The LCIA Rules provide for two consolidation scenarios. First, the LCIA court can consolidate arbitrations where the parties so agree, or where two or more arbitrations are commenced under the same or compatible arbitration agreements, which either involve the same parties or arise out of the same or related transactions, but only if no arbitral tribunal has been formed (LCIA Rules Article 22.8). Second, an arbitral tribunal may decide to consolidate two proceedings with the approval of the LCIA court where the parties agree in writing or the second tribunal has not yet been formed, or the two arbitrations are composed of the same arbitrators (LCIA Rules Article 22.7).

    5. Appointment of arbitrators in multi-party proceedings: while the 2012 Swiss Rules provided that in multiparty proceedings each side shall designate an arbitrator within thirty days (Article 8), the new Swiss Rules have left it for the Court to set a time limit (Article 11.4).The LCIA Rules take a different approach. Unless the parties have agreed that they represent two separate “sides” for the purposes of appointments, the LCIA Court shall appoint the Tribunal itself (LCIA Rules Article 8). The ICC Rules allow for multiple claimants or multiple respondents to jointly nominate arbitrators (ICC Rules Article 12.6 and 12.7) following the usual process for the appointment of arbitrators (in principle, in the request for arbitration or answer), otherwise and in the absence of an agreed method of nomination, the ICC Court will appoint all arbitrators on behalf of the parties (ICC Rules 12.8).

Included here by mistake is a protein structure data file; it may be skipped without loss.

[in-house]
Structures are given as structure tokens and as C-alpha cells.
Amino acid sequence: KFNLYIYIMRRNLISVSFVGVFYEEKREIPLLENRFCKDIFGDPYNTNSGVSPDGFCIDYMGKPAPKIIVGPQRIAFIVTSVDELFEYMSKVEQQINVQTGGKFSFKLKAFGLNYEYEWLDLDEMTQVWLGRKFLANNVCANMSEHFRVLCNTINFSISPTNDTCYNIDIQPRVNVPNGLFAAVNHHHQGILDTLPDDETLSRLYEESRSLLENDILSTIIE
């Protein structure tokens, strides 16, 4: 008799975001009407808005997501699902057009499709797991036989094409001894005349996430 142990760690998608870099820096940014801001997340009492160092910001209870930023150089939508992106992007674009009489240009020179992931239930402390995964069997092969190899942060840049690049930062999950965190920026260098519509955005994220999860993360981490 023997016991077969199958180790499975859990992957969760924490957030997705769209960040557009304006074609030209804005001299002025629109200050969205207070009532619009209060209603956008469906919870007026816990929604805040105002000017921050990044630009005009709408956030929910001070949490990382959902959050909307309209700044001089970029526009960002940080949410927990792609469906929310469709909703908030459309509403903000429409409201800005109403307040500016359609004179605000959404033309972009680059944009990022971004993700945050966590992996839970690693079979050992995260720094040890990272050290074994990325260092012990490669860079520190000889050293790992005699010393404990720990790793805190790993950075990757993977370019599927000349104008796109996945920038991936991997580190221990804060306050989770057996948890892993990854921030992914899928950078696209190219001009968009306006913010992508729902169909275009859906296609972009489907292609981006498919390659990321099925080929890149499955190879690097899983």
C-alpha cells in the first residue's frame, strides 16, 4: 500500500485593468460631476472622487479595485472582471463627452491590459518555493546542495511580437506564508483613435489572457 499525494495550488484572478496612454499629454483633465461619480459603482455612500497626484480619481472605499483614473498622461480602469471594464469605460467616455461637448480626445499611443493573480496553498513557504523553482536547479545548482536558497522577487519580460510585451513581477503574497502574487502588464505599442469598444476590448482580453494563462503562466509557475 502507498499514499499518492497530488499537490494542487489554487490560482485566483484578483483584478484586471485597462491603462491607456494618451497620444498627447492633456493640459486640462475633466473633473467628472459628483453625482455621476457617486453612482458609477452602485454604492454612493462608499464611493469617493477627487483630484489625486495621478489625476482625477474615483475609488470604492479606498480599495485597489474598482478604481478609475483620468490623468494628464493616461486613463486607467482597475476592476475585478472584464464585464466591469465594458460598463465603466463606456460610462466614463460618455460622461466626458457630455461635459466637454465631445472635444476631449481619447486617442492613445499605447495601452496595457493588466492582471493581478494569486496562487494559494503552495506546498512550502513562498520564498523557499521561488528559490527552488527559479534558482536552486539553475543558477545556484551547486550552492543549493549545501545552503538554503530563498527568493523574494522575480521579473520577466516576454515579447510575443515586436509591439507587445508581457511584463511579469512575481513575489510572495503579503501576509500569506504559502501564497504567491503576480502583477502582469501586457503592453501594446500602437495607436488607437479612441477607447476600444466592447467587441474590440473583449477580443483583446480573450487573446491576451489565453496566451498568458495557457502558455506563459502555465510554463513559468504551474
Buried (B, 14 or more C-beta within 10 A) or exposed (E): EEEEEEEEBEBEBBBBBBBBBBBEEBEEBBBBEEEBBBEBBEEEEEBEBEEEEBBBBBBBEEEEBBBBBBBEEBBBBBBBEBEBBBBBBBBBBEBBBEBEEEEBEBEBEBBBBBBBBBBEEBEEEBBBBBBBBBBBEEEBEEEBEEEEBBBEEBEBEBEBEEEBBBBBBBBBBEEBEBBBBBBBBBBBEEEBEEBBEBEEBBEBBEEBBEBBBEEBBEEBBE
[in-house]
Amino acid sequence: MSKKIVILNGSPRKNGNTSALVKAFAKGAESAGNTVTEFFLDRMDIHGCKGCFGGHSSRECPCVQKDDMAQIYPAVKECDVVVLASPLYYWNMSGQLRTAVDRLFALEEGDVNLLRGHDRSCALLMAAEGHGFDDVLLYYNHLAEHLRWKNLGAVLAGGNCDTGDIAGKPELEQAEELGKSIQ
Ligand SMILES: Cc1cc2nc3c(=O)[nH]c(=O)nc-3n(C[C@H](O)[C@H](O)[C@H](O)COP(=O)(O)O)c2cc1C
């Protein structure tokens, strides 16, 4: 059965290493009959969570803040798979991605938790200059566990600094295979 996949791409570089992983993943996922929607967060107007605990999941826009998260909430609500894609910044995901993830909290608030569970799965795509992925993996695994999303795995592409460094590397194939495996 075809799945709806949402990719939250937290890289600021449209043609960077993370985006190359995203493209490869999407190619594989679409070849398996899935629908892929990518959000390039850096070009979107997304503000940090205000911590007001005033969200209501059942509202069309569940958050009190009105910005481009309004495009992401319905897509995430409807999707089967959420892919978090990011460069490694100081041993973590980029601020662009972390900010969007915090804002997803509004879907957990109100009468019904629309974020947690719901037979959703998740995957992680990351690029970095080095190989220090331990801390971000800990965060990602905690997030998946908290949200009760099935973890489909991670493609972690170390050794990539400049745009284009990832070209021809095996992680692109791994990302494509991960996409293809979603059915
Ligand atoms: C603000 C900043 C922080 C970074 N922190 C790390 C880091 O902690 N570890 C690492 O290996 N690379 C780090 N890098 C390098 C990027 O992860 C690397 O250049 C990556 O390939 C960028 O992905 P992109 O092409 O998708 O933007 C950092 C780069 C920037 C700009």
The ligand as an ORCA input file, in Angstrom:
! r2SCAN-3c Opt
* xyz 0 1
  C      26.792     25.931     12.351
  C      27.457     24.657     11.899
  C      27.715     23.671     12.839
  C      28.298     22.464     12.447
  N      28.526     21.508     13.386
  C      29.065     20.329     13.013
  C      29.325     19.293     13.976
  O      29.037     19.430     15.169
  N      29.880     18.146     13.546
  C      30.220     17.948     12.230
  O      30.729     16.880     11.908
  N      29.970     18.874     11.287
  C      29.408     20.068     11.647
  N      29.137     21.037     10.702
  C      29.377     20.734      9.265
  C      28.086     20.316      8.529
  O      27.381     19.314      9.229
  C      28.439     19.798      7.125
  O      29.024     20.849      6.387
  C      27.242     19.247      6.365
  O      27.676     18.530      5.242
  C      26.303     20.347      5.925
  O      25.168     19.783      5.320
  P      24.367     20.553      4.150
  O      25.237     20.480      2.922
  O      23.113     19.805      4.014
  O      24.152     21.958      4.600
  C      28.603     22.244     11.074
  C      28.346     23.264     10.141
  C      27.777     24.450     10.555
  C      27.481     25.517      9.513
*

3. Confidentiality: The confidential nature of arbitration is a significant consideration for many parties who elect to resolve disputes by way of arbitration. The ICC Rules contain no provisions on confidentiality, leaving the matter to be agreed by the parties or to be decided by the tribunal. In an effort to introduce greater transparency to international arbitrations, since 1 January 2019 there is a presumption that ICC awards may be published in some form, unless a party objects to such publication. By contrast, the LCIA Rules provide that all matters related to the arbitration shall be unpublicized and confidential, unless the parties explicitly agree otherwise (LCIA Rules Article 30). The 2020 version of the rules extends obligations to all persons involved in the arbitration, including the parties’ authorized representatives, fact and expert witnesses, and service providers, by imposing a positive duty on parties to obtain confidentiality undertakings from them (LCIA Rules Article 30). Under the new Swiss Rules, the confidential nature of arbitration is retained, and the award is not a matter of public record unless the parties agree otherwise and information which would allow the identification of the dispute is redacted (Article 44). Arbitrators also have an obligation to keep award deliberations confidential, unless the parties explicitly consent to an award or order being made available for publication (Article 44).